An exclusive cotton collection will be available at the brand's first pop-up.

Last Influencer Brand Standing

Those devoted consumers have helped grow WeWoreWhat at a time when investors and traditional brands are reconsidering the value of working so closely with influencers. The celebrity brand boom in fashion and beauty has come and gone, and it’s become clear that more than a famous face with a devoted fanbase is needed to move product. Even Beyoncé's Ivy Park line with Adidas hasn’t been a smash success; earlier this year the Wall Street Journal reported that the brand’s sales reached $40 million in 2022, well below expectations of $250 million.

“Just because you have a big following does not equal success in retail,” said Norenius-Raniere. “There’s influencers that we look to for aspiration, but we wouldn’t buy something from.”

Today, WeWoreWhat has 40 employees, and Bernstein said staffers are vigilant about researching prints and designs on the market to ward off future copying claims.

The growth of the business has also meant that Bernstein’s day-to-day has changed. Now, she said, she spends 90 percent of her time on WeWoreWhat the brand, and just 10 percent on more traditional influencer partnerships.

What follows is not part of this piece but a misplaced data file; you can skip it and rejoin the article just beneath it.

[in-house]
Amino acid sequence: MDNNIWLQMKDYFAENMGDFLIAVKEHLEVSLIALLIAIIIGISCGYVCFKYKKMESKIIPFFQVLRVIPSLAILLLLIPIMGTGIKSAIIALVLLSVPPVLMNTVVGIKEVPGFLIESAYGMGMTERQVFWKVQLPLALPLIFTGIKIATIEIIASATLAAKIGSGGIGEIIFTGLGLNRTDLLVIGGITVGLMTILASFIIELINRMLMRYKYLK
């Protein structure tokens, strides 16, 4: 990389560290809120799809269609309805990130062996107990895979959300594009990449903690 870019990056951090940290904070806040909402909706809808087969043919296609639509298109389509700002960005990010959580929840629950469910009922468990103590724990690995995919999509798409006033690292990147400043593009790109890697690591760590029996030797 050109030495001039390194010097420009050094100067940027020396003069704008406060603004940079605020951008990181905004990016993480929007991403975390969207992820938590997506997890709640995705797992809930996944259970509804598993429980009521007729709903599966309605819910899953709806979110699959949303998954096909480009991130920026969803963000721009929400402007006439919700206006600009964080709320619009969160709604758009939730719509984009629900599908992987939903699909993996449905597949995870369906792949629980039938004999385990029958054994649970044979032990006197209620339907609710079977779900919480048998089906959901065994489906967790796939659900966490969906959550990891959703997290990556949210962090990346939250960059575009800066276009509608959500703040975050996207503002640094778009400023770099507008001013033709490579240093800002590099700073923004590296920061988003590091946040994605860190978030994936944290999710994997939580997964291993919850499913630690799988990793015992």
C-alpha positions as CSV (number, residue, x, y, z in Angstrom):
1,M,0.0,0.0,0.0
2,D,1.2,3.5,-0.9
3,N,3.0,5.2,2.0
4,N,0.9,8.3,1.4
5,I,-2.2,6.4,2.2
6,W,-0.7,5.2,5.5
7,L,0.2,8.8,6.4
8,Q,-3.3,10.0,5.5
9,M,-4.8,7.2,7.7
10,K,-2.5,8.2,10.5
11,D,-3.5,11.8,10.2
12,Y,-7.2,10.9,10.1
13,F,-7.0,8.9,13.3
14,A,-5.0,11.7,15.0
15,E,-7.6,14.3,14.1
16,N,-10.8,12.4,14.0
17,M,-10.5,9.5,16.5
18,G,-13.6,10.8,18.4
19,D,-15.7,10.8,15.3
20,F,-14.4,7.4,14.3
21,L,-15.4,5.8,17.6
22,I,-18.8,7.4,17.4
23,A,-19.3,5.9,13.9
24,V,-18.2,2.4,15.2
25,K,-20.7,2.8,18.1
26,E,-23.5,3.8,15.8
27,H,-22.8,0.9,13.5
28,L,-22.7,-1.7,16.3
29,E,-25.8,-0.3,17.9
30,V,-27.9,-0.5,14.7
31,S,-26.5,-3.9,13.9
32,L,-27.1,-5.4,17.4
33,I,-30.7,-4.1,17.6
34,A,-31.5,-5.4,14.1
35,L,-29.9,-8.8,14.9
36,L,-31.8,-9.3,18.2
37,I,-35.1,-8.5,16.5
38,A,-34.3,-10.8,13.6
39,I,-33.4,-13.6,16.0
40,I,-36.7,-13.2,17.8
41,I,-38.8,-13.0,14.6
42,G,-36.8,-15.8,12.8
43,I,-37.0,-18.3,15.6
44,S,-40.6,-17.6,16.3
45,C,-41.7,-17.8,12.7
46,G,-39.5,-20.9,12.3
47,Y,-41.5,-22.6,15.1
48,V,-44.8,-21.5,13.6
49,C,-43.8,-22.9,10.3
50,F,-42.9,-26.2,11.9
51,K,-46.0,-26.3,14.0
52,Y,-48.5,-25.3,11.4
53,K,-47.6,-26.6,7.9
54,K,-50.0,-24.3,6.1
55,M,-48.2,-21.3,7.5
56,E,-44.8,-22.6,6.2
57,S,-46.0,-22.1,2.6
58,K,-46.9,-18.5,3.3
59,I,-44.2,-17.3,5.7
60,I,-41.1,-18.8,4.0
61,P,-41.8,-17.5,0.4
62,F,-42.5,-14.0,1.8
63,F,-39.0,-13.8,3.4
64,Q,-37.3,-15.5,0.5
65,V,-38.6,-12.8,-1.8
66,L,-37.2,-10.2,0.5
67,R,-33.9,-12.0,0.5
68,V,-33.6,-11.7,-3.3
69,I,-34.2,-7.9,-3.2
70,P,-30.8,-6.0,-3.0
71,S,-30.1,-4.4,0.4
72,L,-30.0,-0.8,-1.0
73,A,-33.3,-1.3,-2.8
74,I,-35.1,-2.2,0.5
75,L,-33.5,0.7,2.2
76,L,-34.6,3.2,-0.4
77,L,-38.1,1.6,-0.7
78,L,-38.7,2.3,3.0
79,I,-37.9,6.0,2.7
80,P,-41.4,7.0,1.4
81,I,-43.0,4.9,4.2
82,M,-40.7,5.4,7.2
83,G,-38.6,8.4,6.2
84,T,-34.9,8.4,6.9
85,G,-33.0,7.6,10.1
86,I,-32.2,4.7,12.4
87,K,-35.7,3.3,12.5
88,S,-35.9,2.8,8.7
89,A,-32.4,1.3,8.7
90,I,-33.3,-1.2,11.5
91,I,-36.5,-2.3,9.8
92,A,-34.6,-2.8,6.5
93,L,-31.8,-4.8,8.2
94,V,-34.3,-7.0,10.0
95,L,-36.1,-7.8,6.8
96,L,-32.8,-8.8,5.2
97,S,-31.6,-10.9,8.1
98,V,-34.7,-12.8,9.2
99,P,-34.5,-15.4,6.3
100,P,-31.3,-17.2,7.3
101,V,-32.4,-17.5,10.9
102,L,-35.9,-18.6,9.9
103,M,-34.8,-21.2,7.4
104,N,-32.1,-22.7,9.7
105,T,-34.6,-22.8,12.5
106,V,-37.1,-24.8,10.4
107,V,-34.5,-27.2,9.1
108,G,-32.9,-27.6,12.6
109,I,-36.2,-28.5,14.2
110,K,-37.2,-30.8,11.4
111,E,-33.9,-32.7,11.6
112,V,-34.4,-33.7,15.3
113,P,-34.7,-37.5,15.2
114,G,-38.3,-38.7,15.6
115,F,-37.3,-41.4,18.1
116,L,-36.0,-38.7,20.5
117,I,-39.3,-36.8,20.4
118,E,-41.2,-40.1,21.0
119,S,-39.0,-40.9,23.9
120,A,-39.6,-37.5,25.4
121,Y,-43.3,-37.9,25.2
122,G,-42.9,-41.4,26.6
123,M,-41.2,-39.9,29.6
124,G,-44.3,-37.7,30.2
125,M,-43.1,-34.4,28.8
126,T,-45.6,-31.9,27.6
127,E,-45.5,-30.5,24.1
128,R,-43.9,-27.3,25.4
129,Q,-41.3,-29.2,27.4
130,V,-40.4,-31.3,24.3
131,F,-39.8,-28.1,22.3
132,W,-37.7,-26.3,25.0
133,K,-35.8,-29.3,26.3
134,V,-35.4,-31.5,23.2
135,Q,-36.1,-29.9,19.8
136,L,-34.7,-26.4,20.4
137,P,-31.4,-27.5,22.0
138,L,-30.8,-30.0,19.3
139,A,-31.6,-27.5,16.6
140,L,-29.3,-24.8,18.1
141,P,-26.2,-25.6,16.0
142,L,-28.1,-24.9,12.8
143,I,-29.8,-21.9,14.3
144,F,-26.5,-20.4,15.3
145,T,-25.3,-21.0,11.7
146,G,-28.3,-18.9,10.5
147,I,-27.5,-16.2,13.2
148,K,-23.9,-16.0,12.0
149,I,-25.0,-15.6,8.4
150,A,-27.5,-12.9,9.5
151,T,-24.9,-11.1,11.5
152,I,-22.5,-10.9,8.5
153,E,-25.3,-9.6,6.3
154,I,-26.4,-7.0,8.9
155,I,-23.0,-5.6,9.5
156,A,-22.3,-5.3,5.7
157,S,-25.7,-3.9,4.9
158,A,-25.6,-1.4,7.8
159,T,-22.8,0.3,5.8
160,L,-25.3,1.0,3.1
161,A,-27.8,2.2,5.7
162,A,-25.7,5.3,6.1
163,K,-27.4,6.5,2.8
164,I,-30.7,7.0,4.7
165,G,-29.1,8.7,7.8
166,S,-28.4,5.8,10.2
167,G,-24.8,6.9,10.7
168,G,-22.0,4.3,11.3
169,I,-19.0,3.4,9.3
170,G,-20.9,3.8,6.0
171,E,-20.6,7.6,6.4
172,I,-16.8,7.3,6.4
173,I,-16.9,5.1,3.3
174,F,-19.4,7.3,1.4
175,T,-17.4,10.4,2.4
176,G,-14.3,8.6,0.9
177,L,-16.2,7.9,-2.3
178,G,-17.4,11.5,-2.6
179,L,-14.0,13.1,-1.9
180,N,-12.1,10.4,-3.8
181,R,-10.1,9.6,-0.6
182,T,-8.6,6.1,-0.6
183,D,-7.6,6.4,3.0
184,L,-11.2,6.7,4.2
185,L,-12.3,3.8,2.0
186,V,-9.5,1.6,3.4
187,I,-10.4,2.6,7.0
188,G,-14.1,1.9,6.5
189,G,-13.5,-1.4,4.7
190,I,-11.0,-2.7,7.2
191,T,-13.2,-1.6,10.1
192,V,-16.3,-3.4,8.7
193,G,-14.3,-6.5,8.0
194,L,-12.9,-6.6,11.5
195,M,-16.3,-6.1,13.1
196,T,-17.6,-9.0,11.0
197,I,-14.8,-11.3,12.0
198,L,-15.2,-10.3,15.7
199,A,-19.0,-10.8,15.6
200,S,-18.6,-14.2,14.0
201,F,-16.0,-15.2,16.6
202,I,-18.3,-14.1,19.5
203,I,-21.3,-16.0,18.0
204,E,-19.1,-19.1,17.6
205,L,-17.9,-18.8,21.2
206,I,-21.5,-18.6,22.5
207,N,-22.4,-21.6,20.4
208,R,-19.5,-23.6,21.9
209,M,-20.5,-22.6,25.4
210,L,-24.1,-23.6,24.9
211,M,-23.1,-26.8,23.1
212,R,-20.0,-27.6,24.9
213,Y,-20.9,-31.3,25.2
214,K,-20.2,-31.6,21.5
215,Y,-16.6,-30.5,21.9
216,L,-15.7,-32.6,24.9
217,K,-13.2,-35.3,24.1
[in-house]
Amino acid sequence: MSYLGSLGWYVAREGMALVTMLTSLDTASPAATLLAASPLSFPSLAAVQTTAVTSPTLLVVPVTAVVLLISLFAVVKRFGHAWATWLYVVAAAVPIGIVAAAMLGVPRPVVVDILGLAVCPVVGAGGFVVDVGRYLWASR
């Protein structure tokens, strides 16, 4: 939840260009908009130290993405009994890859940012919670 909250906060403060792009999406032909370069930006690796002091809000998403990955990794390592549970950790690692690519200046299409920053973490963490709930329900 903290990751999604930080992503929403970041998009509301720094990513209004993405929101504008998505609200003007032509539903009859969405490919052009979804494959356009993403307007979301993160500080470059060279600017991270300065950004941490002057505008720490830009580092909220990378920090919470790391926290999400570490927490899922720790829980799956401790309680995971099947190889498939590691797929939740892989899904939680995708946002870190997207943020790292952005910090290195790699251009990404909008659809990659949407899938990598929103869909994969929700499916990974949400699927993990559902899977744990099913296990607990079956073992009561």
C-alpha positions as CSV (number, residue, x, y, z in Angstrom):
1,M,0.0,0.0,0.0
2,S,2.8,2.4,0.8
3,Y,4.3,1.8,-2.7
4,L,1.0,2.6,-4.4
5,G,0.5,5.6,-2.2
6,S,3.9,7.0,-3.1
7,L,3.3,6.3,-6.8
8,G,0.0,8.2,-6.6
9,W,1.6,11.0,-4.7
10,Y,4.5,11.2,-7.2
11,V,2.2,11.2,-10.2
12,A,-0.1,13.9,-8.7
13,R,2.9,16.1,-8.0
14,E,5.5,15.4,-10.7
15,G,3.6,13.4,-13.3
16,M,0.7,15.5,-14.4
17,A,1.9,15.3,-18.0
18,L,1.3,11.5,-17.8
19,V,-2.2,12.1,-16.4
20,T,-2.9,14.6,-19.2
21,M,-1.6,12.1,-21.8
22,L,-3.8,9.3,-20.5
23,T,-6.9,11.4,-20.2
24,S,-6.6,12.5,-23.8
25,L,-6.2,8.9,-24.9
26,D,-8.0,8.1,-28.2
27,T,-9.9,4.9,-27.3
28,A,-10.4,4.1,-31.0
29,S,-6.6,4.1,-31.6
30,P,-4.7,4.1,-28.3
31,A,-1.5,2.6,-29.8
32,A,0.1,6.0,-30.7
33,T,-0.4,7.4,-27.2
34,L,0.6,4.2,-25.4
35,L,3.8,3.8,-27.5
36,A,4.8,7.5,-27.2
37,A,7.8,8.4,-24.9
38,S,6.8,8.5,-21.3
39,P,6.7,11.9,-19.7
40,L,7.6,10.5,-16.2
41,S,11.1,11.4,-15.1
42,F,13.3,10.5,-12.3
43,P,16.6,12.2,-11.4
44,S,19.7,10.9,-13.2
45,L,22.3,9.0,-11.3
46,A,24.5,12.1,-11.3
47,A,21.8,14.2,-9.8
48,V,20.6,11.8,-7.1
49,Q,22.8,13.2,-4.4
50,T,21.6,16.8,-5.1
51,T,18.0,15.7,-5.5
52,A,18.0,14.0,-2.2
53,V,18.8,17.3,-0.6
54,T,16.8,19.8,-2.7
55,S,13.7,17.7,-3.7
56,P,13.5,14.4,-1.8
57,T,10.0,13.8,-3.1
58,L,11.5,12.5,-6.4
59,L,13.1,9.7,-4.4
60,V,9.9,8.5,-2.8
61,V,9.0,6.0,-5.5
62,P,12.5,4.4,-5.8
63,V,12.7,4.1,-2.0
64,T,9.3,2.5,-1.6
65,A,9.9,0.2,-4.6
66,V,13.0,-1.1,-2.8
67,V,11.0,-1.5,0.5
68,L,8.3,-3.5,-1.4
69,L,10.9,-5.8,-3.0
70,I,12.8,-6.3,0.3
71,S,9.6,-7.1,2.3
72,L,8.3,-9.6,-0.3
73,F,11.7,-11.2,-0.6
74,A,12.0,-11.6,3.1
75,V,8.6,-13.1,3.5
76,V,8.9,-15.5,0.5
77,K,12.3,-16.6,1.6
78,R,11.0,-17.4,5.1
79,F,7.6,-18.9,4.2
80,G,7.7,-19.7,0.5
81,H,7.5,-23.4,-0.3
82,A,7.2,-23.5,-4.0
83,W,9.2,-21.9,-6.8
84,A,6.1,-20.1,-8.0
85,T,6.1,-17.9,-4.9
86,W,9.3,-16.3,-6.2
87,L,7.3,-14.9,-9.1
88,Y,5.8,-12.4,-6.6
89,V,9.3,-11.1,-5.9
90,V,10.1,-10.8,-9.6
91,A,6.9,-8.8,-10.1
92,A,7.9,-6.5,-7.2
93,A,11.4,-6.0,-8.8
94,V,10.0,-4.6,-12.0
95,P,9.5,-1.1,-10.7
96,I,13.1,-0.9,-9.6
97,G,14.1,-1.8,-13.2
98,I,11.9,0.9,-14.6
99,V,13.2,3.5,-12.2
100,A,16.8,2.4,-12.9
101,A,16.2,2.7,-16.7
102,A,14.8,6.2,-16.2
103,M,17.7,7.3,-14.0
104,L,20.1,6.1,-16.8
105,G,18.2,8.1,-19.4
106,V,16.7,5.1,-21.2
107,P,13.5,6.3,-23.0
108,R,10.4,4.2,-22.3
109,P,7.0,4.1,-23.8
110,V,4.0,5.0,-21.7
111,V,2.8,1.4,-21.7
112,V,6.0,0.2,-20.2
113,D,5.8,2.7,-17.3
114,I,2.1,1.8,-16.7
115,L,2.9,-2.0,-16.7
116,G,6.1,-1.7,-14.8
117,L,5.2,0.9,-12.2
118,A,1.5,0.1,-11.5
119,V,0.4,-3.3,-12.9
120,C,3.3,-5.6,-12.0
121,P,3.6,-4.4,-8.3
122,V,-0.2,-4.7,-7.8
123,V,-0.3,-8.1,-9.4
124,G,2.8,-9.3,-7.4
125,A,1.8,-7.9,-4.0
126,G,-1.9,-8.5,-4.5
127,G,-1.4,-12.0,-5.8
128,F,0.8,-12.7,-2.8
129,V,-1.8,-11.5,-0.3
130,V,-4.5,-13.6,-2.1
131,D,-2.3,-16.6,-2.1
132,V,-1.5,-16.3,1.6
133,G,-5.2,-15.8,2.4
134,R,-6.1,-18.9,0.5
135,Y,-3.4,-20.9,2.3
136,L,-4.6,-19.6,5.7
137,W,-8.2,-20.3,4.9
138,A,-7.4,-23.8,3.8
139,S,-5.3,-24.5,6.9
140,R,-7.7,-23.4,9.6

“It’s not for everyone, building your own brand is a huge commitment. A lot of influencers that set out to create their own brands, they don’t know the first step,” she said. “That’s nobody’s fault, but I didn’t pretend to know how to build my own brand. I went out there and found the right people to help me do so.”

She’s still her brand’s most potent marketing tool. WeWoreWhat is a constant presence on Bernstein’s own feed, though the brand now works with other influencers too, including a sponsored trip to Tuscany in May.

The pop-up shop is set to open Oct. 20 and will run through the end of the year. The pop-up will also carry a new collection of cotton basics, and play host to a variety of customer and influencer events throughout the fall. If it goes well, permanent retail spaces could follow. After shoes and bags, she’s considered a home line.

Bernstein said her experience at the centre of a social media firestorm that become something of a ritual for public figures today. Her takeaway: listen to her gut, listen to her team and focus on the ultimate goal — growing WeWoreWhat.

“I’ve never apologised for who I am,” she said. “Although, if I make a mistake, of course, I’ll apologise.”

Editor’s Note: An earlier version of this story stated that Danielle Bernstein began her partnership with Onia in 2017. This is incorrect, the partnership began in 2015.